John Metcalfe was CityLab’s Bay Area bureau chief, covering climate change and the science of cities.
Witnesses describe the sight as “epic” and “jaw dropping.”
Late Sunday night, Hawaiians were treated to the cosmos vomiting out a great stream of fire. In two-dozen reports to the American Meteor Society, witnesses called it “jaw dropping,” “fragmented like fireworks,” “so close” and “so bright.” Wrote one:
I've NEVER seen anything like this. At least not to the brightness, width, [length], colors, trails, pass over the entire sky and feel so close. I have seen one amazing ball of fire cross the entire sky one time in my life as well as other small ones, meteor showers and haleys comet. This was epic.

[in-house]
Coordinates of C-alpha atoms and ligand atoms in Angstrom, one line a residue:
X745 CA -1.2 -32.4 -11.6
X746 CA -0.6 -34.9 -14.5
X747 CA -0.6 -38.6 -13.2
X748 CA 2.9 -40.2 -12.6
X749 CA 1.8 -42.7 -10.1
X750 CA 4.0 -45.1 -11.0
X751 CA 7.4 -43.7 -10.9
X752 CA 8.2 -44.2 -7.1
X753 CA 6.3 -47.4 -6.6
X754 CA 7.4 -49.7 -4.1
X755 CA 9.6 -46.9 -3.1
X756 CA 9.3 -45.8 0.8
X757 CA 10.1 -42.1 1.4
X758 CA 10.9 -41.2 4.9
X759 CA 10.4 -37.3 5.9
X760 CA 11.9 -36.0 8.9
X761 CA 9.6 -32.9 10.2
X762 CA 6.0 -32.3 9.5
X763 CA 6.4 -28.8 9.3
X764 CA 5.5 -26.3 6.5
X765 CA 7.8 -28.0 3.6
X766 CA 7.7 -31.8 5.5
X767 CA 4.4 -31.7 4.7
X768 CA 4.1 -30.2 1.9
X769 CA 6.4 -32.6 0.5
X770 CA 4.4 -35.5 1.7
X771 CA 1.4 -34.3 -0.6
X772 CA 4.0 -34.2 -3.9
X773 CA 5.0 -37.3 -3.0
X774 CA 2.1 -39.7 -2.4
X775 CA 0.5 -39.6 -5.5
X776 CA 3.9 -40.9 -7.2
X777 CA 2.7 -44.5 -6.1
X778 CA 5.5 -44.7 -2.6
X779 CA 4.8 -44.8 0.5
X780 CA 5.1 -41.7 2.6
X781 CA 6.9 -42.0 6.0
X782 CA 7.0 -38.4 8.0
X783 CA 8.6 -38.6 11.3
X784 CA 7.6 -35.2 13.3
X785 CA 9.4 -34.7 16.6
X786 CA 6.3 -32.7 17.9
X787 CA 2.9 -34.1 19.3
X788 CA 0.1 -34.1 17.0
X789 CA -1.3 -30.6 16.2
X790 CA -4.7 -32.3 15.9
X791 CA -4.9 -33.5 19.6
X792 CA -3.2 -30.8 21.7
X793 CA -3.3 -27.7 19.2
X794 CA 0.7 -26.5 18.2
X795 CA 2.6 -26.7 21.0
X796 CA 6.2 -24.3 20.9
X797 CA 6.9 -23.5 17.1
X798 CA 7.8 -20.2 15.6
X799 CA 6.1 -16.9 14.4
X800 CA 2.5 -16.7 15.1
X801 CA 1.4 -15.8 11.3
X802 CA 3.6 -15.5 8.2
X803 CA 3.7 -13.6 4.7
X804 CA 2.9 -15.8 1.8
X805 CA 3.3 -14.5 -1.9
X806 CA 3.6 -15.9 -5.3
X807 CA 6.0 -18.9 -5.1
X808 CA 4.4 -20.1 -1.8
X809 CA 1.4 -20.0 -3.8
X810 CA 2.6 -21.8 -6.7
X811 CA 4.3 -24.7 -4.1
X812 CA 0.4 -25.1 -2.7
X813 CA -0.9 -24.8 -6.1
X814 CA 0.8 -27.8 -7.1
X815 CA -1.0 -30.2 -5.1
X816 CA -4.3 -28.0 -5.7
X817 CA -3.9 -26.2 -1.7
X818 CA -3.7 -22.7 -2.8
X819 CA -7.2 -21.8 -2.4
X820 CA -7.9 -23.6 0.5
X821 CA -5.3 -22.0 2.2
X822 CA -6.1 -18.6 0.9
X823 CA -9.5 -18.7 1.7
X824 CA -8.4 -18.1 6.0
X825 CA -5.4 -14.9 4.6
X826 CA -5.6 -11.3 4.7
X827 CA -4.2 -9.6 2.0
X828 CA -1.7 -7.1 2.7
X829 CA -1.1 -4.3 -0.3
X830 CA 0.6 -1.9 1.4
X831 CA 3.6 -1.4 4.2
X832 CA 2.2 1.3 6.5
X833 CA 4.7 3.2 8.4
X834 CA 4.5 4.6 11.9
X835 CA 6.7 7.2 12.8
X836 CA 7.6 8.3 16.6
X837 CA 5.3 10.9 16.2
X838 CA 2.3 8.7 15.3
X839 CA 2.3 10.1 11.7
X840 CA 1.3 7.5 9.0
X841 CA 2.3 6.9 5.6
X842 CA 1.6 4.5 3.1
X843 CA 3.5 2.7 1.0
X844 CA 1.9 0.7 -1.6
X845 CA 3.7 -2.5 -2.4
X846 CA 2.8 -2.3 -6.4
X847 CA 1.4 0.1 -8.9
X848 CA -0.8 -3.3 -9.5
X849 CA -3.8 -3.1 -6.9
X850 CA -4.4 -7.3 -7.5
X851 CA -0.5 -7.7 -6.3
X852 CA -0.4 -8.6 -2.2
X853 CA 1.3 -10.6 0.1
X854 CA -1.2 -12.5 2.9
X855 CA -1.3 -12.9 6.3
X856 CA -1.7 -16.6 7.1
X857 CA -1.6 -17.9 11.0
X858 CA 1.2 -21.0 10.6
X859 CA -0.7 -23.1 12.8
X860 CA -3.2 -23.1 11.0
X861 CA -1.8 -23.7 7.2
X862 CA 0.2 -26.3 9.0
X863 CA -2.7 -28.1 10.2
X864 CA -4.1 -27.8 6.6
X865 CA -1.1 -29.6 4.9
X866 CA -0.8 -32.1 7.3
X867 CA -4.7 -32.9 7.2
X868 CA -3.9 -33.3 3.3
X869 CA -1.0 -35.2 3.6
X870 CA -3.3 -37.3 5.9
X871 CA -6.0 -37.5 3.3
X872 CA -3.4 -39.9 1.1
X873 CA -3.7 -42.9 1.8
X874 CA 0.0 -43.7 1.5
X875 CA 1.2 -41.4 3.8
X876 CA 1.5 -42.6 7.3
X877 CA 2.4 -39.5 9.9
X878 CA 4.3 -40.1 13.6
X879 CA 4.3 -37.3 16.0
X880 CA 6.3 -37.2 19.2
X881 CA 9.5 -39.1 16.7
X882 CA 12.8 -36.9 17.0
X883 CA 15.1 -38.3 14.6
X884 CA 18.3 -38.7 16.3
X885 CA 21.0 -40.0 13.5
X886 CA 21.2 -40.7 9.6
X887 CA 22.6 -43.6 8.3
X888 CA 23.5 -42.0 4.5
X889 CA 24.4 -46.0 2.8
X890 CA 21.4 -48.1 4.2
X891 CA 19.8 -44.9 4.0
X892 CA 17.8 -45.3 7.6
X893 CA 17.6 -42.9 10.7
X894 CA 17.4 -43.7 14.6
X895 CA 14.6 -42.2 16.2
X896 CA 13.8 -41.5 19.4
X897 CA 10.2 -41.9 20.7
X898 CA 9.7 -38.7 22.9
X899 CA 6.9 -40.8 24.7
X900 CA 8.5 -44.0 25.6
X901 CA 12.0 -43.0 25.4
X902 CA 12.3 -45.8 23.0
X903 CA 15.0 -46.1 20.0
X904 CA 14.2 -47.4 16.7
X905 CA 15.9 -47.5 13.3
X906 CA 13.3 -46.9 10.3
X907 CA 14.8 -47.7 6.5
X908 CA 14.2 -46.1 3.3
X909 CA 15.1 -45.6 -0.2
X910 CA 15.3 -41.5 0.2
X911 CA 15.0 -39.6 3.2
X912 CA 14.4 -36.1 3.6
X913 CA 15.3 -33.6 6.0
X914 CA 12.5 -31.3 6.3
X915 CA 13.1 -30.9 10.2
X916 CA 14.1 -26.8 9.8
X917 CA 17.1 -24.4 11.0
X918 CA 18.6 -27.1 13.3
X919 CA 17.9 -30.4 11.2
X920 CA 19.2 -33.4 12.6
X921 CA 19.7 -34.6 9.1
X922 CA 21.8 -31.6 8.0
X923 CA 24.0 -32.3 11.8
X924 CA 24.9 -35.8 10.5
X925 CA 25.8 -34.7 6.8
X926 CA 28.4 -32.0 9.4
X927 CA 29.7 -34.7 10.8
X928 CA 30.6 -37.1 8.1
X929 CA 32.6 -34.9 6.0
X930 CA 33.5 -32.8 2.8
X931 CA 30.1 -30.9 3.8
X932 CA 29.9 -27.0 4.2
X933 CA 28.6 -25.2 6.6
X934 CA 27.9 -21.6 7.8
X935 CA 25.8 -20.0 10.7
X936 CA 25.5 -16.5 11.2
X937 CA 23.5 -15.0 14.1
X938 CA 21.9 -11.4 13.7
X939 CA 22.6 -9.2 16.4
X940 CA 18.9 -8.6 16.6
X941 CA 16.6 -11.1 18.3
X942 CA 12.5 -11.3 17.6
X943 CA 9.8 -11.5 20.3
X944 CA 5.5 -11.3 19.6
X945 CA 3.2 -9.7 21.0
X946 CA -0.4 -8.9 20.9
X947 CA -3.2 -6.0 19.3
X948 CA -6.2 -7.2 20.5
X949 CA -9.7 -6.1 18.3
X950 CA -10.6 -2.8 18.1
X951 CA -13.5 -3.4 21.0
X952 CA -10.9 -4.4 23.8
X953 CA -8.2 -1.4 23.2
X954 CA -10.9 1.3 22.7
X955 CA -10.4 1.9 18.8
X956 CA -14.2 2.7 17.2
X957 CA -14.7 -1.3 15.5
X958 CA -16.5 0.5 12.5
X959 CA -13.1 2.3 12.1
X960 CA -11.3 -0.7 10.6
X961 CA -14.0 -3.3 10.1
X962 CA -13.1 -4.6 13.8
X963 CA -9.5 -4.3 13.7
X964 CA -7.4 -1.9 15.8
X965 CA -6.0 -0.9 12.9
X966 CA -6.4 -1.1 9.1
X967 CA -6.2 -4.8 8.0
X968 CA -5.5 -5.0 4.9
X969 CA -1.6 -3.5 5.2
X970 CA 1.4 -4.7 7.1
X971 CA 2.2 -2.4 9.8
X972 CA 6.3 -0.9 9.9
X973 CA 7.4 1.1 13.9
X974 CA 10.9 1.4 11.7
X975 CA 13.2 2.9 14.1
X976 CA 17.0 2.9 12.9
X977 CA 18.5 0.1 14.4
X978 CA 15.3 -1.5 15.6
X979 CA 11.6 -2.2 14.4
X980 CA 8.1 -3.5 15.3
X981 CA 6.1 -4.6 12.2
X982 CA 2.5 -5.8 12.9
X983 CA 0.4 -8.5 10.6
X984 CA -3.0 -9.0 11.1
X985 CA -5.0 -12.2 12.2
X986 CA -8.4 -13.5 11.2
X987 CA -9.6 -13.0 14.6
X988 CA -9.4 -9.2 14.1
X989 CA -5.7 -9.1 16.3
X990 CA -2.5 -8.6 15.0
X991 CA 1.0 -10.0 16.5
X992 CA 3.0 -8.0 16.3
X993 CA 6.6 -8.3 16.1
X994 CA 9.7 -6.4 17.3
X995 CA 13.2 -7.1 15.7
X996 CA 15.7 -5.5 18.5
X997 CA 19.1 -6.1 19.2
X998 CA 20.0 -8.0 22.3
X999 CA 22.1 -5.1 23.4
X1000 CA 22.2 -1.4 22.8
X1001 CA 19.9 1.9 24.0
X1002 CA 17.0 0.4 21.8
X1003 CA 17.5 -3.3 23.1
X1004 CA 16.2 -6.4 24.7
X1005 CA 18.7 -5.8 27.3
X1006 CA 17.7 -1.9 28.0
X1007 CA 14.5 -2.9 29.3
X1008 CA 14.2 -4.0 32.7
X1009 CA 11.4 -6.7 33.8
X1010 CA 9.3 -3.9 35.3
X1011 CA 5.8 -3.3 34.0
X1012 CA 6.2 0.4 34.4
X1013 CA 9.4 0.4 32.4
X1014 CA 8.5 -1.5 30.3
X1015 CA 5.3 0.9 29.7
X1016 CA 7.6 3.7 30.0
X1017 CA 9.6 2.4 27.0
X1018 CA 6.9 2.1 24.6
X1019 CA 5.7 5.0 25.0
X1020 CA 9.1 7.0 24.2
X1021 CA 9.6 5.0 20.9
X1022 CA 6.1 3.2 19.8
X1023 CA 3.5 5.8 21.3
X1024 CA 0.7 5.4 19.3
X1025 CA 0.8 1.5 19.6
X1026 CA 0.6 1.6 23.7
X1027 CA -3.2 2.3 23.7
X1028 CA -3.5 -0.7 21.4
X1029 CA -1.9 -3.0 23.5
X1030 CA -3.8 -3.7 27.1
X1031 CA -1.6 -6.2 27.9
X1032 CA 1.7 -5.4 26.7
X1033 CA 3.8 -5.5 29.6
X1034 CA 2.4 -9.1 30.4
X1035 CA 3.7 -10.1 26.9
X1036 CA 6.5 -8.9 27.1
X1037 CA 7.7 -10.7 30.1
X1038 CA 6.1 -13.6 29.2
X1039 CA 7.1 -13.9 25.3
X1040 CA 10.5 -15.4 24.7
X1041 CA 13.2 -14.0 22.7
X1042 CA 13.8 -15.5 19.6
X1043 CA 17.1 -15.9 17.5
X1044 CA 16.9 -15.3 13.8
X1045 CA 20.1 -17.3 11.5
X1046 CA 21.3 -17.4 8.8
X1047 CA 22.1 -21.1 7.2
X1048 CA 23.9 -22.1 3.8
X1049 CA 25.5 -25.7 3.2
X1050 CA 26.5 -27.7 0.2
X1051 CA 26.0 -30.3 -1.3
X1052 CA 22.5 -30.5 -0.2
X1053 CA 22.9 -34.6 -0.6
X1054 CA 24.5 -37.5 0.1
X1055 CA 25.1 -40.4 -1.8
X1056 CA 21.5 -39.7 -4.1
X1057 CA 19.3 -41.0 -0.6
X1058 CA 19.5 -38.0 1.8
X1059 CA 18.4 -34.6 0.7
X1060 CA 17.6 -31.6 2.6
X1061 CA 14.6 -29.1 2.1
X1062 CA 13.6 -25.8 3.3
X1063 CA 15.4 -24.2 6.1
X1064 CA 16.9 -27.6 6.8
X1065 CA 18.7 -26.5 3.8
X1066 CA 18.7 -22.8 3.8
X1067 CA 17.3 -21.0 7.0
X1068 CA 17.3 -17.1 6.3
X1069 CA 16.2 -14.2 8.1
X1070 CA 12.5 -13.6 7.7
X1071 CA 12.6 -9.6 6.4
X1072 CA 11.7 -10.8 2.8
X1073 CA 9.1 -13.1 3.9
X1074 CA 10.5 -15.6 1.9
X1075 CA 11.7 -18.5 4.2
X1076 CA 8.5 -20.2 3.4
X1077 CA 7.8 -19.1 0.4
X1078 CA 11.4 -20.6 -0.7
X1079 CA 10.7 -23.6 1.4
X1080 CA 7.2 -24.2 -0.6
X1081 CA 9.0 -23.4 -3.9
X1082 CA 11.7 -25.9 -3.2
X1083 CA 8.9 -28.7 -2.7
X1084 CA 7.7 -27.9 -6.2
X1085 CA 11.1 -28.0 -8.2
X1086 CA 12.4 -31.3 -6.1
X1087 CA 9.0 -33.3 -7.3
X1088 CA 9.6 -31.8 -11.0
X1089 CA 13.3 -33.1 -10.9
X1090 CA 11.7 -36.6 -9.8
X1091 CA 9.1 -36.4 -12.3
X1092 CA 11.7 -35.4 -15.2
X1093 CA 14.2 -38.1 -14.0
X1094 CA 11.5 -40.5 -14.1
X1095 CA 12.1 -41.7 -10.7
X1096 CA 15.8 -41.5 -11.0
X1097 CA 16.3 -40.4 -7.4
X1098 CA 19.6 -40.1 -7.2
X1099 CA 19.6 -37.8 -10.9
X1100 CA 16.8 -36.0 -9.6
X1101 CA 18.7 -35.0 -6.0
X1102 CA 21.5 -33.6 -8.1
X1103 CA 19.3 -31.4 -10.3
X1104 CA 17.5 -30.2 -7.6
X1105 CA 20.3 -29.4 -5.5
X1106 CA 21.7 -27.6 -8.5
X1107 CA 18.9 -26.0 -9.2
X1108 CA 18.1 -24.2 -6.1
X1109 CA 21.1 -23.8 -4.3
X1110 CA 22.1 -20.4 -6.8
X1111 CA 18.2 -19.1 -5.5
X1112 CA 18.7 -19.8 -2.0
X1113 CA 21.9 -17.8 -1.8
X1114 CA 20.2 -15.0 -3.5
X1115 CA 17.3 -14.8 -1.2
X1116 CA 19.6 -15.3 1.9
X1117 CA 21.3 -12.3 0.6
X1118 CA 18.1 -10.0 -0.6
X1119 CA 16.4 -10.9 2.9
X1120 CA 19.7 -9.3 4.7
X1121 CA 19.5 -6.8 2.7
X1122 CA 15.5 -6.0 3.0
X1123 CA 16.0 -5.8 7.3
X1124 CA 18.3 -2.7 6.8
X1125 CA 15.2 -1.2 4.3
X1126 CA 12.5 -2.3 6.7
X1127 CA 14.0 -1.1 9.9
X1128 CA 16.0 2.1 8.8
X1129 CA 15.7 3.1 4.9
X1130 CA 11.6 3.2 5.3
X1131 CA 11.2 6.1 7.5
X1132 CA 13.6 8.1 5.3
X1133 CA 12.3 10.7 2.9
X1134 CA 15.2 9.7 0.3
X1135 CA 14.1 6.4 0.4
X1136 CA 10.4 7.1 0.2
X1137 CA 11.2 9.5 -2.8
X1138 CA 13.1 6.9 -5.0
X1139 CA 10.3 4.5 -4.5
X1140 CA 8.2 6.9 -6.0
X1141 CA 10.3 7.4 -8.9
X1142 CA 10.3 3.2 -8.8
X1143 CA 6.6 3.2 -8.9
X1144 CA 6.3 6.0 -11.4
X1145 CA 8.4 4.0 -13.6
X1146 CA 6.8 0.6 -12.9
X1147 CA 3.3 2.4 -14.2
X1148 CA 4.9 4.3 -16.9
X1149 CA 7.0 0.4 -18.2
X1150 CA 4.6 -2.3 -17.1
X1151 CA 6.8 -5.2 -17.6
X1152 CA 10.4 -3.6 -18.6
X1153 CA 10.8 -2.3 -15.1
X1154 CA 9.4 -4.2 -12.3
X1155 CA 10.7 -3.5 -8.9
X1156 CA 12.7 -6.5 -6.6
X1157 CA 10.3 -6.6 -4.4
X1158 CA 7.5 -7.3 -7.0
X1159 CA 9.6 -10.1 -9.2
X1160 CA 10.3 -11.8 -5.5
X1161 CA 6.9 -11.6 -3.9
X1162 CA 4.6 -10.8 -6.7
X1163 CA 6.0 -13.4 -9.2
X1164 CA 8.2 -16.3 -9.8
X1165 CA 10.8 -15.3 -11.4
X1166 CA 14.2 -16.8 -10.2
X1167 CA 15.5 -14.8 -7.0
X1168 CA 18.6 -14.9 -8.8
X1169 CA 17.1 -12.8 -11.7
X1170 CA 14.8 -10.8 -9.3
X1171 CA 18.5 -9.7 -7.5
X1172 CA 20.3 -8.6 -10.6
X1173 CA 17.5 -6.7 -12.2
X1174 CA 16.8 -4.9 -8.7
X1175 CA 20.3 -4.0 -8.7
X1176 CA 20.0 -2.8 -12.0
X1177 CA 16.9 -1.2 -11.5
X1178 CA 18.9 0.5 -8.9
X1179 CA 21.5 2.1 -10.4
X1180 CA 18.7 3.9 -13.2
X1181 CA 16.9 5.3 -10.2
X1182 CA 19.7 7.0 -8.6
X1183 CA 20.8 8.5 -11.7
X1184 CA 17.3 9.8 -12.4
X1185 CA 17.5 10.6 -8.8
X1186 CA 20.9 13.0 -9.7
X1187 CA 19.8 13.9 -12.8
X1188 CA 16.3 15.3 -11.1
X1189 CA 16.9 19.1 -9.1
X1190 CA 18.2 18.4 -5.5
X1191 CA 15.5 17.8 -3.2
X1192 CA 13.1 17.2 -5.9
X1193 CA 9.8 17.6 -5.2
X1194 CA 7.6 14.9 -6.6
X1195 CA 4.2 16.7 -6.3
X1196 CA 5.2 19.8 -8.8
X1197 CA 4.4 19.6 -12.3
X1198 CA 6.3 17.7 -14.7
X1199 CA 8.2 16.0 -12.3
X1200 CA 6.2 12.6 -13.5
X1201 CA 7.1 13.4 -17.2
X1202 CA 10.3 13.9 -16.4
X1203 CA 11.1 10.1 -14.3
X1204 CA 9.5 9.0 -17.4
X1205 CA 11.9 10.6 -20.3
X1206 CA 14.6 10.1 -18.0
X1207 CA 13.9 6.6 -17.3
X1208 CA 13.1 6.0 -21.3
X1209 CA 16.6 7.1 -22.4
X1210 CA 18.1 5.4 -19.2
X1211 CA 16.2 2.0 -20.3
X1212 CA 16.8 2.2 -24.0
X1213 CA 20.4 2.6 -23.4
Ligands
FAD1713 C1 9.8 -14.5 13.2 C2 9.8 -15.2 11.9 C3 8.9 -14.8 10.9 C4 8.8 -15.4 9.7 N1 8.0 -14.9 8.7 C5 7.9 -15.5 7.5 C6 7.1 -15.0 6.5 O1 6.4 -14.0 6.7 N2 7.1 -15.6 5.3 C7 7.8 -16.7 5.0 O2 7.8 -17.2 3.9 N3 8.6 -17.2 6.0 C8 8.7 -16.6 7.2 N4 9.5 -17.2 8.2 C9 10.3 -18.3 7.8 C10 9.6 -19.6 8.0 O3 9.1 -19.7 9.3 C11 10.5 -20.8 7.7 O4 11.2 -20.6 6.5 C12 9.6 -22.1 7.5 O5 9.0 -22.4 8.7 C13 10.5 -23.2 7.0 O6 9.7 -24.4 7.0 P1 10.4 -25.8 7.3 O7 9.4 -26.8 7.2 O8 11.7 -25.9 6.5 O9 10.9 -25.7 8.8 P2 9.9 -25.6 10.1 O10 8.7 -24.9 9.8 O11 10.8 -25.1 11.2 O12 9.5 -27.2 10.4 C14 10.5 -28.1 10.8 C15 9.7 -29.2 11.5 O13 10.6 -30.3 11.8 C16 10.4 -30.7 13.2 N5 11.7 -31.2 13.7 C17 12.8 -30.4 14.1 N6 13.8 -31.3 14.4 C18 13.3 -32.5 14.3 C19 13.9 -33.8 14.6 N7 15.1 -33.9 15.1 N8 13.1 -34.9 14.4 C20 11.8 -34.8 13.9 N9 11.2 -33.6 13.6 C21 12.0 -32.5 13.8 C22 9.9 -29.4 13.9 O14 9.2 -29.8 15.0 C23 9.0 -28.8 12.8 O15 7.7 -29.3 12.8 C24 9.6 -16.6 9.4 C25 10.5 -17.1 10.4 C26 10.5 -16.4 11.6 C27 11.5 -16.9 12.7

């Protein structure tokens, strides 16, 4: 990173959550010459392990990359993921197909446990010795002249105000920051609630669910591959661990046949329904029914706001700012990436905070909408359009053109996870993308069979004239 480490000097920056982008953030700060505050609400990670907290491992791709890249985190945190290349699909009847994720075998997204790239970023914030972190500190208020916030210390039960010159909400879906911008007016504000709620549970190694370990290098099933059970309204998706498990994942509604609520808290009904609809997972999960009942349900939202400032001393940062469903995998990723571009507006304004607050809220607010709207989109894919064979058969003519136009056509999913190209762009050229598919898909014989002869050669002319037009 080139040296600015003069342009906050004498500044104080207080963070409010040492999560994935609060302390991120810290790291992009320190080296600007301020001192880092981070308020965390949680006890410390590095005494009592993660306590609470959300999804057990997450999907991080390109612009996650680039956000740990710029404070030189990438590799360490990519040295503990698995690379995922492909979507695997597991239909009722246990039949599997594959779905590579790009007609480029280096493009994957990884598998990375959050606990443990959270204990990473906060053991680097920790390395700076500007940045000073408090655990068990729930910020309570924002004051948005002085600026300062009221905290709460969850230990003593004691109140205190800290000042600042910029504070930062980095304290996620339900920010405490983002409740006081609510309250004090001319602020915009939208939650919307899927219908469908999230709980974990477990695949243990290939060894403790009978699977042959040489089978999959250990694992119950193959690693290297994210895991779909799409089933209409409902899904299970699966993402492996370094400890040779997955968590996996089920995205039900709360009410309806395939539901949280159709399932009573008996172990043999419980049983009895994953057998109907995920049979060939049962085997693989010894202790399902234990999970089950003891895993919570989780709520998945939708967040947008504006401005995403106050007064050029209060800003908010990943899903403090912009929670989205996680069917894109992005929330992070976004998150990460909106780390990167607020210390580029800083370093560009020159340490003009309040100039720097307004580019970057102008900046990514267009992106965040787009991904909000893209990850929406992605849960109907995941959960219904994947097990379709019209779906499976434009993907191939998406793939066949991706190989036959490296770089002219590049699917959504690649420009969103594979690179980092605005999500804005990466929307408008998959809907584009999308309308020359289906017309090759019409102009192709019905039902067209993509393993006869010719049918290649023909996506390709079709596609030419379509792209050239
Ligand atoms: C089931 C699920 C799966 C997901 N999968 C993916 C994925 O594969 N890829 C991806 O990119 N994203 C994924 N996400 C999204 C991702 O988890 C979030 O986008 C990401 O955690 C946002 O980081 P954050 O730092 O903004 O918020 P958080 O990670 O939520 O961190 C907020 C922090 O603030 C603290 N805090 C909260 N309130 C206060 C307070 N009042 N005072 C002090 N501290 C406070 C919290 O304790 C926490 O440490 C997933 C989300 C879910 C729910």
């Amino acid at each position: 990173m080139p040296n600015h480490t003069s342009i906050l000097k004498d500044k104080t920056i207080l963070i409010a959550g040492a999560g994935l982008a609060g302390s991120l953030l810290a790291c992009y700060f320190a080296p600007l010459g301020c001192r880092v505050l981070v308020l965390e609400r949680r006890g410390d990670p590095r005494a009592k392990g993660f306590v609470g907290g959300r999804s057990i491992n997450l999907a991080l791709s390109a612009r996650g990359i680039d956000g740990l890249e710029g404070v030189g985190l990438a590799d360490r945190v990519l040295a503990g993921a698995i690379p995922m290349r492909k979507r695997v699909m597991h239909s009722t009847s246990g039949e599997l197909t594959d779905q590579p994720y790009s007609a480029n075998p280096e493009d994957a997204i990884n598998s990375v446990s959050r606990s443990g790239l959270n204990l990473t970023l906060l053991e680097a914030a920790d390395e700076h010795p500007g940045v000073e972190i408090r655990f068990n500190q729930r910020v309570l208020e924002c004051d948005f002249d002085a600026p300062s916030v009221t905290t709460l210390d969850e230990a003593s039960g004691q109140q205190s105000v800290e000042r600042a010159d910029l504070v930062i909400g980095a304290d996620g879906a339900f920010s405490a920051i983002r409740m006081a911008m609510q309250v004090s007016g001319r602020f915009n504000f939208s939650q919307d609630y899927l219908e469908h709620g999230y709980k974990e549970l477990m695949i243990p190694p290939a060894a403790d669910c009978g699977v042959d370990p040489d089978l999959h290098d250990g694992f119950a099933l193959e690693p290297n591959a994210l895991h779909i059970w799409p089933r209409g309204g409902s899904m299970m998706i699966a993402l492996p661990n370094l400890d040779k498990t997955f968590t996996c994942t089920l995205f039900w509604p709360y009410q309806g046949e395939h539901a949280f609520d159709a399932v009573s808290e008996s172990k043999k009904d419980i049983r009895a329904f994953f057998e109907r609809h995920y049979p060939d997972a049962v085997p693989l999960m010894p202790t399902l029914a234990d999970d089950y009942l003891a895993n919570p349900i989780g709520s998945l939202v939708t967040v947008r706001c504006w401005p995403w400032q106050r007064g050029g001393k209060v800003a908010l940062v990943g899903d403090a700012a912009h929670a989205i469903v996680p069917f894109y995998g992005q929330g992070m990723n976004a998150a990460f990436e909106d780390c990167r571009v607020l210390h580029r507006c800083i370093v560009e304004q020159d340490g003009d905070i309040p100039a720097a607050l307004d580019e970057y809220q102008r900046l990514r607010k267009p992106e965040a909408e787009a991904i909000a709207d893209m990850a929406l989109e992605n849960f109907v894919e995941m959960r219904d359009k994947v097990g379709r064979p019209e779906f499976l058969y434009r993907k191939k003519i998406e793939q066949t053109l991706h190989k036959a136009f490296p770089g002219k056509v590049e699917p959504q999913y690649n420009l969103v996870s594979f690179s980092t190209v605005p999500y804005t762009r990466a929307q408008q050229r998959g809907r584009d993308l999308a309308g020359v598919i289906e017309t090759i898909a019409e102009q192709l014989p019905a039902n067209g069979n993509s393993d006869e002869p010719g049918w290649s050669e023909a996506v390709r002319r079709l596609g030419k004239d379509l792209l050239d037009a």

What appeared to be a flock of meteors had a terrestrial explanation. It was likely a creaky Russian spacecraft launched in the 1980s, ending its life in a fiery plunge through the earth’s atmosphere.
The Cosmos 1315 satellite went up in 1981 from the Plesetsk Cosmodrome on a signals-intelligence mission. It had been forgotten by most outside the space-geek crowd until this weekend, when its disintegrating body shot out balls of flame like an exploding fireworks stand. Given the lack of debris on the ground, it’s probably now resting with the sharks and eels at the bottom of the ocean.
Quick-witted photographers managed to capture its surreal, sluggish-looking immolation. (Meteors can zip through the sky at up to 45 miles per second, but satellites tend to orbit slower, around 5 mps.) Here’s what people saw, omitting one nice video with cussing.
H/t Bad Astronomy